FLYERS from the Borders Gliding Club made the most of ideal soaring conditions at the weekend, with one pilot reaching an amazing altitude of 20,500ft on a more than four-hour flight that saw him fly from Wooler to Dunbar and back again, writes Mark Entwistle.
The club’s airfield is at Milfield, near Wooler, and it was on Sunday that gliding conditions were near perfect, with temperatures climbing into the 80s.
The club’s Graham White says that while many Borderers may have made for the coast and possibly a bit of surfing in the glorious summer weather, a rather different kind of surfing was taking place high above their heads.
“Sunday marked the official opening of the ‘Wave Season’ for Borders Gliding Club, when many club members surfed the ‘Cheviot Wave’ at heights ranging from 10,000ft to a staggering 20,500 ft – flying without an engine, for up to four-and-a-half hours,” Graham told TheSouthern this week.
Gliders are towed into the air using a powered tug-aircraft, but when they cast-off, usually at about 2,500ft, they must find their own ‘lift’ from rising air currents, or they just glide gently back to earth within 15 minutes.
One of the most sought-after types of lift, which most glider pilots regard as ‘the holy grail’ – is the Mountain Wave lift and is only found at a few sites in the UK.
One of those sites is the Cheviot, a famous generator of mountain wave, making Milfield airfield a popular destination for gliding enthusiasts from all over the UK.
Graham continued: “The Cheviot Wave is created when a great air current, perhaps 10 miles wide and 50 miles long, meets the wall of the hills and is forced upwards. This triggers a ‘standing wave’ downwind of the hills – rather like the stationary waves at the foot of a waterfall.
“The first sign of wave is the appearance of beautiful oval or torpedo-shaped clouds, called ‘lenticulars’ which form downwind of the hills, often over Wooler, Akeld or Doddington.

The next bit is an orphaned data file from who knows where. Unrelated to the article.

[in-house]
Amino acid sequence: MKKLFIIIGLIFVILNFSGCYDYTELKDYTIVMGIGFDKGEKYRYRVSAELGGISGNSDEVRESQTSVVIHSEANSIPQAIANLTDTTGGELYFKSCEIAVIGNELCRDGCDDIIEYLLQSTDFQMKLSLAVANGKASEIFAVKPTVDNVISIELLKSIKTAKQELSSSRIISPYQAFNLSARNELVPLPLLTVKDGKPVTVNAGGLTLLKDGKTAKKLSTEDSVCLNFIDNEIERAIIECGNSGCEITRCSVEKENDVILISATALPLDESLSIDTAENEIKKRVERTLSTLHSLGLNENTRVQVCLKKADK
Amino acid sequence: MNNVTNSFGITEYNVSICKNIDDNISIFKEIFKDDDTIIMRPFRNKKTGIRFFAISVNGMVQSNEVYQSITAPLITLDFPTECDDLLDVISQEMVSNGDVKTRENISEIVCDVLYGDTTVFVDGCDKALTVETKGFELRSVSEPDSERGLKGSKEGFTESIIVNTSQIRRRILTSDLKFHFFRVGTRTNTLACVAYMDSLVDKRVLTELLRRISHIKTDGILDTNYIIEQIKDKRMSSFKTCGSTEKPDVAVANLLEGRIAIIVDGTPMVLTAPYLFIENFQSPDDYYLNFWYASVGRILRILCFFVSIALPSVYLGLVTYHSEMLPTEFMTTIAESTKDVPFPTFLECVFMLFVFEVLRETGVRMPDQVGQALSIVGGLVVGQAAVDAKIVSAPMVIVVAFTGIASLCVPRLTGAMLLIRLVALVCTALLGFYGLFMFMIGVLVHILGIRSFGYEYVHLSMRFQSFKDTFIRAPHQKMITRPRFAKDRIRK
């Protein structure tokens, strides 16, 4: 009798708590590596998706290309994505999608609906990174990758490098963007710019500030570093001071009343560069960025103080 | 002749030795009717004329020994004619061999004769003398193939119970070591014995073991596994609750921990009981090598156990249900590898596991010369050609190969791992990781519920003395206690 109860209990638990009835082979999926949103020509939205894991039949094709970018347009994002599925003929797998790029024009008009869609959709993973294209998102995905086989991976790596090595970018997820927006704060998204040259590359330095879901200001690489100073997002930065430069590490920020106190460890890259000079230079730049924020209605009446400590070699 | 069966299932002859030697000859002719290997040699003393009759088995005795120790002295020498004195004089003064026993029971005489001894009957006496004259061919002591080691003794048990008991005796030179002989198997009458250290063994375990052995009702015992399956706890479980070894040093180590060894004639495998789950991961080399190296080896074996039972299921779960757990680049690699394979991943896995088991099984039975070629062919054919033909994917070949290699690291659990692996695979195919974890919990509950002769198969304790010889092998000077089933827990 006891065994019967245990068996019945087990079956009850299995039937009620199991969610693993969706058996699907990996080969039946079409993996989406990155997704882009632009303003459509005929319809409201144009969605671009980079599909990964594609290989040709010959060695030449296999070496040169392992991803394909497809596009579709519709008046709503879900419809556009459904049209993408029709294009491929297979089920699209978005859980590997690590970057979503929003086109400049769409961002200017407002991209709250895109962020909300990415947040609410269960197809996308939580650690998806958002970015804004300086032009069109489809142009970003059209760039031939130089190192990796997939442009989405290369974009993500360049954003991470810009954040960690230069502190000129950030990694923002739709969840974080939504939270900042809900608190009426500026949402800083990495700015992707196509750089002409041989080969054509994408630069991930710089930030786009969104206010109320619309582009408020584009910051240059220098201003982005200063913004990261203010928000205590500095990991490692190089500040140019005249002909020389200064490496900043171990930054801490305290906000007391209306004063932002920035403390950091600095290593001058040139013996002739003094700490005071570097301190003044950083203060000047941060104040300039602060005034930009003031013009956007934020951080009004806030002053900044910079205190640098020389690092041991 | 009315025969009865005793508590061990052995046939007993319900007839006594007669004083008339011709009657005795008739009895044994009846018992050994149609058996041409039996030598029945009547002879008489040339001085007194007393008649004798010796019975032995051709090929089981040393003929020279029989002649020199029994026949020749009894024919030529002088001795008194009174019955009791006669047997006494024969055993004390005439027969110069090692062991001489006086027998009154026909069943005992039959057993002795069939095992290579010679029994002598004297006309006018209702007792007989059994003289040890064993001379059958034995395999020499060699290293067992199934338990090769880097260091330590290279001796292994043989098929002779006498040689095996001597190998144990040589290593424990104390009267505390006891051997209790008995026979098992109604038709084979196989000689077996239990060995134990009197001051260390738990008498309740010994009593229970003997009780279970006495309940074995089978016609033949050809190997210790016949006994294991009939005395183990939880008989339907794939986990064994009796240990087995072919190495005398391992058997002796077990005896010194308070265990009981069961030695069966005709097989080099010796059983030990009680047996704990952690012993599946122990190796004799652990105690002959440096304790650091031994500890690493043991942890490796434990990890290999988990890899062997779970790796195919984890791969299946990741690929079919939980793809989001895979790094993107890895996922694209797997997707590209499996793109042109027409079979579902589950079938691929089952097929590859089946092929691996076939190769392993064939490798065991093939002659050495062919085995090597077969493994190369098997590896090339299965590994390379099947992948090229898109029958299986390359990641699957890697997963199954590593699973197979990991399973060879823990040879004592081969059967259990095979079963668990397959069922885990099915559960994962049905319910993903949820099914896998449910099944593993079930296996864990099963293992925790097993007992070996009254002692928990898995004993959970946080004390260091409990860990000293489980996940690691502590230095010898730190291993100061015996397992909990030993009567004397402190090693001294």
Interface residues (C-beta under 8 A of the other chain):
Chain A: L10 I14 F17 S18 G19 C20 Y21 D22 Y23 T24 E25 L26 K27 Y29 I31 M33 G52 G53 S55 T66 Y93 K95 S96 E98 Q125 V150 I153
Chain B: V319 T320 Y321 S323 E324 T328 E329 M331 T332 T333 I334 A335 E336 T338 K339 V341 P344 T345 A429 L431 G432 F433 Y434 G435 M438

“These wave-bars mark the summit-crest of the wave and are formed when moist air reaches a point where the air is cold enough to form a cloud.
“On Sunday morning, the appearance of wave clouds high above Cheviot, Wooler, Akeld and Doddington sent pilots running to their gliders.
“It was the start of a great day which confirmed the reputation of Borders Gliding Club as one of the great wave sites in the UK.”
One of the first pilots to launch was Iain Russell from Biggar, who was towed to 3,000ft above Wooler and soon radioed down to say he had climbed to 10,000ft and was now ‘going on oxygen’ as legally required.
More club members launched in quick succession and the messages just kept coming down from on high. Helen Fraser of Morpeth was soon floating around at 13,000ft above Powburn; Bill Stephen of Sunderland surfed the wave up to 16,000ft above Duns and Whiteadder – as did Andy Bardgett of Bamburgh who reached 16,500ft above Holy Island.
John Richardson of Durham got to 17,500ft over Coldstream – breathing oxygen for the best part of three hours.
The ‘flight of the day’, however, went to Iain who climbed in the sparkling sunshine to a staggering height of 20,500ft above Wooler.
Normally, gliders are only allowed to climb to a ceiling of 19,500ft above Northumberland and only in airspace which is not used by commercial traffic.
However, there is a special procedure whereby the Northumbrian ‘Wave Box’ can be opened by Air Traffic Control to allow gliders to climb to a maximum ceiling of 24,000ft.
On this occasion Scottish Air Traffic control at Prestwick allowed Iain to continue his climb above 19,500ft – but only to an absolute ceiling of 24,000ft.
However, the wave faded just 1,000ft later and his high point for the day was 20,500ft.
Iain arrived over Dunbar at a height of 14,000ft.
He then reversed his flight path and returned to Milfield, crossing the airfield boundary to a gentle stop on the grass after four-and-a-half hours in the air.
Mr White added: “The irony is that Iain flies a very ancient wooden glider, a Skylark IV which was built in 1962. It is regarded as a rather ‘sedate old lady’ by many of the ‘hot’ pilots at BGC, many of whom fly the glassfibre glider equivalent of a Ferrari, or Formula One Honda.
“On this occasion, the 19-metre wooden wings of the old lady outflew the high-performance glass ships by a considerable margin.”